For example, Above and Below hasn’t been with a title for ages until now. It’s almost like a work can be seen as being in process until the title comes. In the publication, you can even trace the title of the works and how they changed. For a lot of artists, this is part of their practice. It was nice to put it in the book as an official thing. Sometimes I’ll come to the studio and suddenly there is a title where there wasn’t one before. Sometimes just one word inside of a title has changed, such as ‘my’ sky or ‘your’ sky.
Also, all the people who work for him have nicknames for works as well. For example, a video work at KW made in 2018/2019 of Hreinn’s hand and a candle. Like many of his works, it is an illustration of scientific discovery. The staff nickname is ‘reaching out’ but the official title is: Reaching out: left-hand shadow sent on a journey to infinity through the window in the small room. Once you project the shadow in space there is nothing keeping it in the room…. It is on a trajectory to infinity. Words chosen have to carry the meaning. It took months to choose what the title was going to be and moving between English, Icelandic, and Dutch. It was almost like knitting.
The title of the show, How to Catch a Fish With a Song, comes from a series of text works by Hreinn called Clues because they are actually sentences taken from NY Times crossword puzzles. Hreinn doesn’t know the answer to the puzzle.
Hreinn Friðfinnsson Seven Times, 1979 seven black and white photographs each: 29,8 x 20,3 cm. Courtesy of i8 Gallery.
Halla Einarsdóttir, current assistant
He is fluid with words, but also a bit greedy. For example, if he liked a title he would put it on several things and as time went by he would neglect the fact that he had already used it. Greedy in a funny way, but at the same time very ready to cancel out the fact that he has already used it. He can also be controversial with himself which was a funny wall to hit constantly as we were gathering things for the publication. We came across the fact that he is writing his history with this book, so there is a constant struggle because with some works, which is also perfectly his decision, but works he didn’t like to take out of the canon but the editors liked it. So it was a constant back and forth process.
He basically had to trace his life from the 1960s, emotionally as well. It was amazing how much he remembers and is very quick to remember. It’s this self autobiographical work with the fence that began my archiving part. It’s basically that he walked, when he was 24 or 25, since he comes from the west of Iceland on a farm, for a summer job for two years where he was guiding a fence that had been set up because of the sheep disease. It was an insane distance, like 50 km every other day. He would walk one distance and his brothers would drive and pick him up. He made this work in 2014/15. I was reading these yearbooks from a newspaper around this area and from then on it escalated and I started to scan his archive which was loads of work. As Hrafnhildur probably mentioned, he hasn’t been consistently updating the archive. I picked up where Styrmir had made his own logic and it wasn’t until then that I realized how great it is to have many people in on the logic of organizing it.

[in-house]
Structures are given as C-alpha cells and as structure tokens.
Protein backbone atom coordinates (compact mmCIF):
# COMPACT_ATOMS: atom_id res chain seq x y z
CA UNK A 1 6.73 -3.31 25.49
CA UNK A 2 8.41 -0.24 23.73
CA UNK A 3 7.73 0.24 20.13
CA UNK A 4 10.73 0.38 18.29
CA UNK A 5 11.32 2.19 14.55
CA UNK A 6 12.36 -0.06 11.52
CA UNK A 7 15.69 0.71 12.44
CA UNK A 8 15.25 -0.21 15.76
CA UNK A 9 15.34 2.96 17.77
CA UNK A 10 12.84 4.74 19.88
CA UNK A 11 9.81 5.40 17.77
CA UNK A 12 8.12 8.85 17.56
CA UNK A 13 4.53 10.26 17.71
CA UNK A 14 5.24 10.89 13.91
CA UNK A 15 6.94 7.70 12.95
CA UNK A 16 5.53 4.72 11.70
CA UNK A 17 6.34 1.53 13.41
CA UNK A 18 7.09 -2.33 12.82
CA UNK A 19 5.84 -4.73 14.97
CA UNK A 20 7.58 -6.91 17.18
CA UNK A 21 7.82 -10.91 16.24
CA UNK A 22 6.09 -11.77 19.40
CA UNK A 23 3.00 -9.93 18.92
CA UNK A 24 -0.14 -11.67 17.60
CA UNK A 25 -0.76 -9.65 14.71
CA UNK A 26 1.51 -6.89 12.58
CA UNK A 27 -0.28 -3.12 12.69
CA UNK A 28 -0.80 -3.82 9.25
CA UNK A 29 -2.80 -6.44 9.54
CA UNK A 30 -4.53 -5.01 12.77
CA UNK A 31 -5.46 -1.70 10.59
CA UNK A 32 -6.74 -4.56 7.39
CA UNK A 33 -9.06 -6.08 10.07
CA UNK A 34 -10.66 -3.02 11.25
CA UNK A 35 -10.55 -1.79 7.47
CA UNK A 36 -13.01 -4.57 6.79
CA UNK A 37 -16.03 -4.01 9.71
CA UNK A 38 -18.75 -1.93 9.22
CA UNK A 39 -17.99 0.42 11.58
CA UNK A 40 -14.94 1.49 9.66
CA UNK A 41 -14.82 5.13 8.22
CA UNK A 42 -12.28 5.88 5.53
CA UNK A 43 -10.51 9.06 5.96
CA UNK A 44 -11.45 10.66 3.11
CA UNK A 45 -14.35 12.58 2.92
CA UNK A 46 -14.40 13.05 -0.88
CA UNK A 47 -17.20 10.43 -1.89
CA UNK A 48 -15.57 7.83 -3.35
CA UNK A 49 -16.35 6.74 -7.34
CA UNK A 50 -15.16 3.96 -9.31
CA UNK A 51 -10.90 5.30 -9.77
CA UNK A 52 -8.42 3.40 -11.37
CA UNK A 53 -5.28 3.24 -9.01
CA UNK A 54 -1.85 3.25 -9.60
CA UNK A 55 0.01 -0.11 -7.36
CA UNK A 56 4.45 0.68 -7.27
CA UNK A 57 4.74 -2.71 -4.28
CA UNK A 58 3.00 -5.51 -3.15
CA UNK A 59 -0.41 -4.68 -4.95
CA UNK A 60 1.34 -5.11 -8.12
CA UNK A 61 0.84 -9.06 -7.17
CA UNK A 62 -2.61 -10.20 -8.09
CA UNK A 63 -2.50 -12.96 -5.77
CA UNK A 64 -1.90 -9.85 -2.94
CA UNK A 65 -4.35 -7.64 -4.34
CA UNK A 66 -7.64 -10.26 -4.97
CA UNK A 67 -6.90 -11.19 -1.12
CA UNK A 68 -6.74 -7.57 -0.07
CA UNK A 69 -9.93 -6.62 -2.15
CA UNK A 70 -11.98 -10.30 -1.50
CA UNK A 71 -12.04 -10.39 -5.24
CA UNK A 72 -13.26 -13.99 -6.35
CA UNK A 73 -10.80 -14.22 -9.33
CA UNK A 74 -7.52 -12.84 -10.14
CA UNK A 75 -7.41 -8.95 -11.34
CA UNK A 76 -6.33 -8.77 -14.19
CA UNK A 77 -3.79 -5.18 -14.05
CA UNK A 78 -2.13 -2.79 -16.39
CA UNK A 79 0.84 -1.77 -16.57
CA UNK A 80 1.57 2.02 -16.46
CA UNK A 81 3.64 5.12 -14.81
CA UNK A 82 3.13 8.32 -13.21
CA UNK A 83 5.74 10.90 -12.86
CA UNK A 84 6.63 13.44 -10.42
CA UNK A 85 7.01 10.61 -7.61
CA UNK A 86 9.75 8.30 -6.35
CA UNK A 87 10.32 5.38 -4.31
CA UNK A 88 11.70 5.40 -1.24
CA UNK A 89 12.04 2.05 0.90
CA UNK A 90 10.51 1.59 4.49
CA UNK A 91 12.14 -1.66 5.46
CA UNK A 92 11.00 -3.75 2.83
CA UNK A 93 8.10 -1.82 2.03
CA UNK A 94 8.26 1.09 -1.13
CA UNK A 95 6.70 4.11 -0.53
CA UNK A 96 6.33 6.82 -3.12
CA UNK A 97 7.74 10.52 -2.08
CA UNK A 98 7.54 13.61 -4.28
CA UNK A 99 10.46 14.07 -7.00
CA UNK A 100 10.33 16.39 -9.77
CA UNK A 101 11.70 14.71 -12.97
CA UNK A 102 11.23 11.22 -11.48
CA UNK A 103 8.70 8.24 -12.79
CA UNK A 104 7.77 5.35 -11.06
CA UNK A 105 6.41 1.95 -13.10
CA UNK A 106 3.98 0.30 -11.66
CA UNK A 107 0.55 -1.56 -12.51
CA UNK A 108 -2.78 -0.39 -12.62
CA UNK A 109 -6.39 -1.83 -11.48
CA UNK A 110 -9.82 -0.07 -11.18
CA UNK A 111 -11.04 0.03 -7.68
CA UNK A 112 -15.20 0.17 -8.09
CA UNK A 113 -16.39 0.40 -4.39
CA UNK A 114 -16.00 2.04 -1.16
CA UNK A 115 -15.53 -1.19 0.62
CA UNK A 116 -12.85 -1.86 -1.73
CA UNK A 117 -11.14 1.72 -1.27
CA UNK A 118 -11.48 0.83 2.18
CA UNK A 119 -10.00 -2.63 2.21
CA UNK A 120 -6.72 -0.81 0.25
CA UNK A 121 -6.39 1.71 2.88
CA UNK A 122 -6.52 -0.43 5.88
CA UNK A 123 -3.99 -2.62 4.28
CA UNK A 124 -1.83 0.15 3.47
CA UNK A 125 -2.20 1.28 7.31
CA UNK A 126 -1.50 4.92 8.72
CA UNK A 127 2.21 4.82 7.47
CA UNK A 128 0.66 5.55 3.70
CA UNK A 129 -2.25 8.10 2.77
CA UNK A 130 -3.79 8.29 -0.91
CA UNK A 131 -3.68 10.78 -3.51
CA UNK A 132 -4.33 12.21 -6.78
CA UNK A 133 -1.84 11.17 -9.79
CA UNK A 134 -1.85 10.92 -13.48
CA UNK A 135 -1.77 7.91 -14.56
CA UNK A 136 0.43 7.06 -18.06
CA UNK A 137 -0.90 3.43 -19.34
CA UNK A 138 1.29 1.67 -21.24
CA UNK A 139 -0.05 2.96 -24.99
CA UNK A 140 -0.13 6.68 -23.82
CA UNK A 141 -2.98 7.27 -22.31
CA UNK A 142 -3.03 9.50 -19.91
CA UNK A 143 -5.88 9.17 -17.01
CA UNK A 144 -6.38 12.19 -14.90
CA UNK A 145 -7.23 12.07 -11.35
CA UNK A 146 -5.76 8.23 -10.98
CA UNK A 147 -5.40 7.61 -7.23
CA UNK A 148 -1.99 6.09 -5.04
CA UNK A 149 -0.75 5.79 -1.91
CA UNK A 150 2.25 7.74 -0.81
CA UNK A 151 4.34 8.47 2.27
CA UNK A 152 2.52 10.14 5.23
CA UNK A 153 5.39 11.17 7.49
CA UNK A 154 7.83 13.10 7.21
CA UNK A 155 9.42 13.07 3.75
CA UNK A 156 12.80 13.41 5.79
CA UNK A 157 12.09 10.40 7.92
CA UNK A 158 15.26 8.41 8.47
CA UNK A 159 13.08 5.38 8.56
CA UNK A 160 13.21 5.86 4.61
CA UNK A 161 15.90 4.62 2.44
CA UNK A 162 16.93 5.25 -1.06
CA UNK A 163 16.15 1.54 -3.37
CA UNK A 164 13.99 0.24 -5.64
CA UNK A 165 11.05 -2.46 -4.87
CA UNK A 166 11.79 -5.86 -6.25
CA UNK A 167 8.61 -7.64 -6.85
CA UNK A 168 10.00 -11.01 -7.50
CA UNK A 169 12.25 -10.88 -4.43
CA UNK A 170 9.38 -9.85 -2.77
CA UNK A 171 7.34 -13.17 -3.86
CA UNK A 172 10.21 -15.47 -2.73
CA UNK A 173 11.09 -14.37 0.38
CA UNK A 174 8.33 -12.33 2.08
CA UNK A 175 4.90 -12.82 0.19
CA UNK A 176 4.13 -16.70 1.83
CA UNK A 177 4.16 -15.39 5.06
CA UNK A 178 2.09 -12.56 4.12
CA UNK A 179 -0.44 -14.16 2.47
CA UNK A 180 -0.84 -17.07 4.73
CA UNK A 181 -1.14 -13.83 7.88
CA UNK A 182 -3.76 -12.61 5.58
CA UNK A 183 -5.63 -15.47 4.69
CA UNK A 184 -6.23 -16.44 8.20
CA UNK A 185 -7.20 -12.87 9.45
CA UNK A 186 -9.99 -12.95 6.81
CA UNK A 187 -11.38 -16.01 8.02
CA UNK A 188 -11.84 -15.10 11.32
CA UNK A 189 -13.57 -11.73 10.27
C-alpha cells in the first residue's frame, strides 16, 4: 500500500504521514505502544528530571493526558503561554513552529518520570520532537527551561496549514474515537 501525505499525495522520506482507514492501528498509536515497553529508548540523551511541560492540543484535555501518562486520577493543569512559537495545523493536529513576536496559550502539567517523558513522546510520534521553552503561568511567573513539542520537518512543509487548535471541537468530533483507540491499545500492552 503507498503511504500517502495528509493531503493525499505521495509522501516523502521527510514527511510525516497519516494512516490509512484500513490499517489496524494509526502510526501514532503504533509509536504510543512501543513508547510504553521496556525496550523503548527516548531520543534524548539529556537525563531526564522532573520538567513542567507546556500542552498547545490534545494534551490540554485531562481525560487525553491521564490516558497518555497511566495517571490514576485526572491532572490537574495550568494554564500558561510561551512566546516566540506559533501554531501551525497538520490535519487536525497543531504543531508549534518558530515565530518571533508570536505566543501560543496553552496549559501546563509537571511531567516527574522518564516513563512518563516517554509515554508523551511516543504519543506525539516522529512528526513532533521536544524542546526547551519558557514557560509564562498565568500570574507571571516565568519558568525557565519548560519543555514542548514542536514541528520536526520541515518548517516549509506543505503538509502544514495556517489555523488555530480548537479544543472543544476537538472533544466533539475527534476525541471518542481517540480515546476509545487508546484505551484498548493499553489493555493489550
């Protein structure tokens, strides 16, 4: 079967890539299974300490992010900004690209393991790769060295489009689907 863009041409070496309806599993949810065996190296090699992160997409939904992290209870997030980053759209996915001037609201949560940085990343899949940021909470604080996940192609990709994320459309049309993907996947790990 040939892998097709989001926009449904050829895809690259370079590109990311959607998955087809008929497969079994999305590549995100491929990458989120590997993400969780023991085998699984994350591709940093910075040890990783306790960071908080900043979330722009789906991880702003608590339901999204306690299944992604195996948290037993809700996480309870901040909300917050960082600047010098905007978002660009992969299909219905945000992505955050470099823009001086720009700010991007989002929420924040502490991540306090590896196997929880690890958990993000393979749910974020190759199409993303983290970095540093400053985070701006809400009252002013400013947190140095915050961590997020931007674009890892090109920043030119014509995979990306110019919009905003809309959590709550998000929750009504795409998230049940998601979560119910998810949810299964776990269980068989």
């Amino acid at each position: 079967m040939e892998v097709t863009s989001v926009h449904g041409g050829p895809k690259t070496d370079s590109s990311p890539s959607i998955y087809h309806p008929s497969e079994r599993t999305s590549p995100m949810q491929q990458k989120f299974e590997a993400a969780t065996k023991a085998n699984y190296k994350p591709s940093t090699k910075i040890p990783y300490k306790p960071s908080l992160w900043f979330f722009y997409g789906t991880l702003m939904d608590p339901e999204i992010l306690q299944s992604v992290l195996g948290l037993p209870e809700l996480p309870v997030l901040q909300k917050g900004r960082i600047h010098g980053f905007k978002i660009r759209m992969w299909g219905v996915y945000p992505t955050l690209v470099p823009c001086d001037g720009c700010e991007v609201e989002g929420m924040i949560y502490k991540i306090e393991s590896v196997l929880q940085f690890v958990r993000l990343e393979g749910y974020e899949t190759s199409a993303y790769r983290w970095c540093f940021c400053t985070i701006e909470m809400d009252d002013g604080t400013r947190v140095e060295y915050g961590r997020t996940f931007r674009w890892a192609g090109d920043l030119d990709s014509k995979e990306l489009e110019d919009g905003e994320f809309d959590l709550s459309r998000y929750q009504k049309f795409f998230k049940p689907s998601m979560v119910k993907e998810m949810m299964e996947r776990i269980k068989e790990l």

Styrmir observes that Hreinn is on the phone with the whole world like a distant puppet master, or a “bit-torrent that is just downloading as long as he’s reaching out to people.” Hrafnhildur observes Hreinn as being a ‘title wanderer’, never settling on a name for an artwork and letting it drift throughout his career, signifying his careful attention to words to specify artworks or to connect them to otherwise disparate works. Halla observes the importance of having many people involved in the logic of organizing an archive. Hreinn is writing his own history, being controversial with himself, writing his own history, being ‘greedy’ with words and wanting to use it everywhere. Hreinn’s assistants give us a different perspective on the artist, clues to the artist that are poetic, indirect, and perfectly befitting, just as the title for the show at KW was borrowed from a NY Times Crossword puzzle clue for which the answer is irrelevant. The clue to the answer contains all the poetry and points of departure needed, like a Koan for which there is no answer but the thought processes involved in trying to solve it are the answer itself.
Cover picture: Hreinn Friðfinnsson, House Project Fourth House, 2017, polished stainless steel, 255 x 325 x 195. Courtesy of i8 gallery.